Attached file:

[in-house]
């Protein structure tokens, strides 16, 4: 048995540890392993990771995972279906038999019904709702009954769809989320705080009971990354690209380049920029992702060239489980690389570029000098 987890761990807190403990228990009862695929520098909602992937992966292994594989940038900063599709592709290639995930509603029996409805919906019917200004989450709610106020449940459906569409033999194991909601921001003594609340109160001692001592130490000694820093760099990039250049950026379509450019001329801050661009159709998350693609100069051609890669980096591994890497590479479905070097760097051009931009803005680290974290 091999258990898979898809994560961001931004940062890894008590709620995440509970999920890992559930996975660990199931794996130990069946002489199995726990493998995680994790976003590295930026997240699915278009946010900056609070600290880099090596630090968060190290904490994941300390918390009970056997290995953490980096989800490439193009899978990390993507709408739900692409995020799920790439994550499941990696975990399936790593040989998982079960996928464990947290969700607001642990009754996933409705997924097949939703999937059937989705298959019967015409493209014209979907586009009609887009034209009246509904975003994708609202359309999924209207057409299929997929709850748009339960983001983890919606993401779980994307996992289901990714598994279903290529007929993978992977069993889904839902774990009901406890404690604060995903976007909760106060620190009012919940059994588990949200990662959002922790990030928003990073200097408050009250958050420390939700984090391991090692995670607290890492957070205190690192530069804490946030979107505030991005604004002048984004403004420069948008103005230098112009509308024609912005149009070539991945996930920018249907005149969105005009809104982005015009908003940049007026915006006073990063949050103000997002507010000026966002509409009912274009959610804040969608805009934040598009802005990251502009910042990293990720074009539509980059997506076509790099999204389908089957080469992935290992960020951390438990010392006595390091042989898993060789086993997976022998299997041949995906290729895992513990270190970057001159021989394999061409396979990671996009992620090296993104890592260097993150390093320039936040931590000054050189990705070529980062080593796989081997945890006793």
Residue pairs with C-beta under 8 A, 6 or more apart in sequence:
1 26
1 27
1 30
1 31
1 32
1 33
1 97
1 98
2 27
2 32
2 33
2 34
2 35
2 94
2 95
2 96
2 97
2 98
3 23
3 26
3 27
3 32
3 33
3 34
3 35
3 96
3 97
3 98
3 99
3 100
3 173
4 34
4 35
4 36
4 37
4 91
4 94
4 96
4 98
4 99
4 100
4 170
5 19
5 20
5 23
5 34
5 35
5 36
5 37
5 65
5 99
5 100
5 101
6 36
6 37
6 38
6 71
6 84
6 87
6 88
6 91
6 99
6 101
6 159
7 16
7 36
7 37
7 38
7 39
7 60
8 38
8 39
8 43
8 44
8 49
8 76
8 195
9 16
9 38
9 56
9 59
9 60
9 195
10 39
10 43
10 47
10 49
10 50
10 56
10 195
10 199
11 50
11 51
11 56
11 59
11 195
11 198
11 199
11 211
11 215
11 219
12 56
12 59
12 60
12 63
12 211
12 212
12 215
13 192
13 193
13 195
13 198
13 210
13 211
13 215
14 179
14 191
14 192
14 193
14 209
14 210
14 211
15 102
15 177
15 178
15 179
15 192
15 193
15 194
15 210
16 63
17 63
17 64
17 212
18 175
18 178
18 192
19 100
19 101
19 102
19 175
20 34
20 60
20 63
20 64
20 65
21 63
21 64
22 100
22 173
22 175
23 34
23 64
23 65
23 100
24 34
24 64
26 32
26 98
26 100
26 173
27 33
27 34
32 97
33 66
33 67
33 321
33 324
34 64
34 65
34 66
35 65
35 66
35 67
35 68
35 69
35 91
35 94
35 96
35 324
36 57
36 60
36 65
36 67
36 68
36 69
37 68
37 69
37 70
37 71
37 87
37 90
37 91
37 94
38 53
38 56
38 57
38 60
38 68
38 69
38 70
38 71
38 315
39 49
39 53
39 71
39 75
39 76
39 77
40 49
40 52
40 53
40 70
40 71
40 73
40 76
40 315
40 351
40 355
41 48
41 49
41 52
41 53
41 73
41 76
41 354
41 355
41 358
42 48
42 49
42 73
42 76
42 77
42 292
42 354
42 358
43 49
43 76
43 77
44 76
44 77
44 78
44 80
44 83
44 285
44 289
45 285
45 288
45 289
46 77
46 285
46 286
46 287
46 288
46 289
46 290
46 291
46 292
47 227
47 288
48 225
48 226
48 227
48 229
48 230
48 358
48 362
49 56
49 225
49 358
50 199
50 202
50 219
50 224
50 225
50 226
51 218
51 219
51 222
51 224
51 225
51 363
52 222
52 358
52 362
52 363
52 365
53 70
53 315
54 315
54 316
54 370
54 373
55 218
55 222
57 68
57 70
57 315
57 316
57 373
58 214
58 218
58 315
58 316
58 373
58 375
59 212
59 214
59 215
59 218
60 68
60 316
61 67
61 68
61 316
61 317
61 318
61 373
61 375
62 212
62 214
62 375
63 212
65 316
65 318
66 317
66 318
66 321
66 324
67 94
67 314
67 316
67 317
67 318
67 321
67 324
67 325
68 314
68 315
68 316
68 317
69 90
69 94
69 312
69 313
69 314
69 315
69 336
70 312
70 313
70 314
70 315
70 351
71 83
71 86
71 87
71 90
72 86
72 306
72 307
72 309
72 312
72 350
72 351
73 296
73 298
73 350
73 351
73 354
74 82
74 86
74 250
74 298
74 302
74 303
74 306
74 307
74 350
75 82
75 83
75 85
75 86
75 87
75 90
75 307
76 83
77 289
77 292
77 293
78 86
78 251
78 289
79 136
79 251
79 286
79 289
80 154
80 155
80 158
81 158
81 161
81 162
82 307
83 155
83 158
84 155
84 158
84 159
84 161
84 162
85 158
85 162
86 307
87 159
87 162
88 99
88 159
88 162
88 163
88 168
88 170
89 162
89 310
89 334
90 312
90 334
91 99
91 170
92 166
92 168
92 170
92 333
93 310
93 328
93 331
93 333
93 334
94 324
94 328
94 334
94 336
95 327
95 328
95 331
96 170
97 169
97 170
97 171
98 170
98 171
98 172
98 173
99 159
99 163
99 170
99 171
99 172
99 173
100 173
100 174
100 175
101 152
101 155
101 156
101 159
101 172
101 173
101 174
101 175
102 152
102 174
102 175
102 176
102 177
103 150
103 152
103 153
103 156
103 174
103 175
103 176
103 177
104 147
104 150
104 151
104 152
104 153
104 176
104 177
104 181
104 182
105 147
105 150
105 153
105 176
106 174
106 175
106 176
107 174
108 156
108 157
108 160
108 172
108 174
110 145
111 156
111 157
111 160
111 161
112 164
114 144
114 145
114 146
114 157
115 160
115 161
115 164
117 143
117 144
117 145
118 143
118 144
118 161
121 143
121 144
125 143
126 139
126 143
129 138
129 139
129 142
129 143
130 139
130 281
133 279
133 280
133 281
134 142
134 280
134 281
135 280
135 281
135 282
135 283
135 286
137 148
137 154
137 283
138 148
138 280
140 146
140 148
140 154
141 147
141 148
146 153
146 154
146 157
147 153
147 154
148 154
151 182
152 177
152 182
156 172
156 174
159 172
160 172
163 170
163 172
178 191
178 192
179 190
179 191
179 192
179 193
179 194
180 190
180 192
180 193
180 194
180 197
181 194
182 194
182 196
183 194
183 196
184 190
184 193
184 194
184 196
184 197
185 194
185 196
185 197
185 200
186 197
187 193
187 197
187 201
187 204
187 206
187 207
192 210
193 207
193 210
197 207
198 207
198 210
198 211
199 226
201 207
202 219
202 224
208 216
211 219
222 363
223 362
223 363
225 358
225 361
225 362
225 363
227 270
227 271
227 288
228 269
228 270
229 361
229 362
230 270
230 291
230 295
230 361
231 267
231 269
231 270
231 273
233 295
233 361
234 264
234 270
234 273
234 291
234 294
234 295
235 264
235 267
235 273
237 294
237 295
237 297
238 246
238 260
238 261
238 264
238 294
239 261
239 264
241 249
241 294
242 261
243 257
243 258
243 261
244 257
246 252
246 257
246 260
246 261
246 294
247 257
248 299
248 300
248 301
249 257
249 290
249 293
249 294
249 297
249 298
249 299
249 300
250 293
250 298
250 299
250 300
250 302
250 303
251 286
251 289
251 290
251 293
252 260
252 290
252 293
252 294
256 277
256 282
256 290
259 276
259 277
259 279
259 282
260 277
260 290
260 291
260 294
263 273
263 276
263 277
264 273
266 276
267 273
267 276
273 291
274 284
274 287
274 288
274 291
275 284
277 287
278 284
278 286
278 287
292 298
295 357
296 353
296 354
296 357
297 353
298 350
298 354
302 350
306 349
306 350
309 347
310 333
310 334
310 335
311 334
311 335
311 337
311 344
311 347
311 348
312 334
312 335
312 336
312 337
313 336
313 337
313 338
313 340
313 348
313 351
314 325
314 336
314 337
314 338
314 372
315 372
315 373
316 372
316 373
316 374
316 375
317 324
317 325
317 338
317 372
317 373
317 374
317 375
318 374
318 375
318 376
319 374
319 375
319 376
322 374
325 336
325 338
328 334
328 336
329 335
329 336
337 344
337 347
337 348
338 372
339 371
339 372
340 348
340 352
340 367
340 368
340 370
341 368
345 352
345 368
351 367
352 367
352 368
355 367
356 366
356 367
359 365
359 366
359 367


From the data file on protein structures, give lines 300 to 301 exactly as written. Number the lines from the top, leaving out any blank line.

57 70
57 315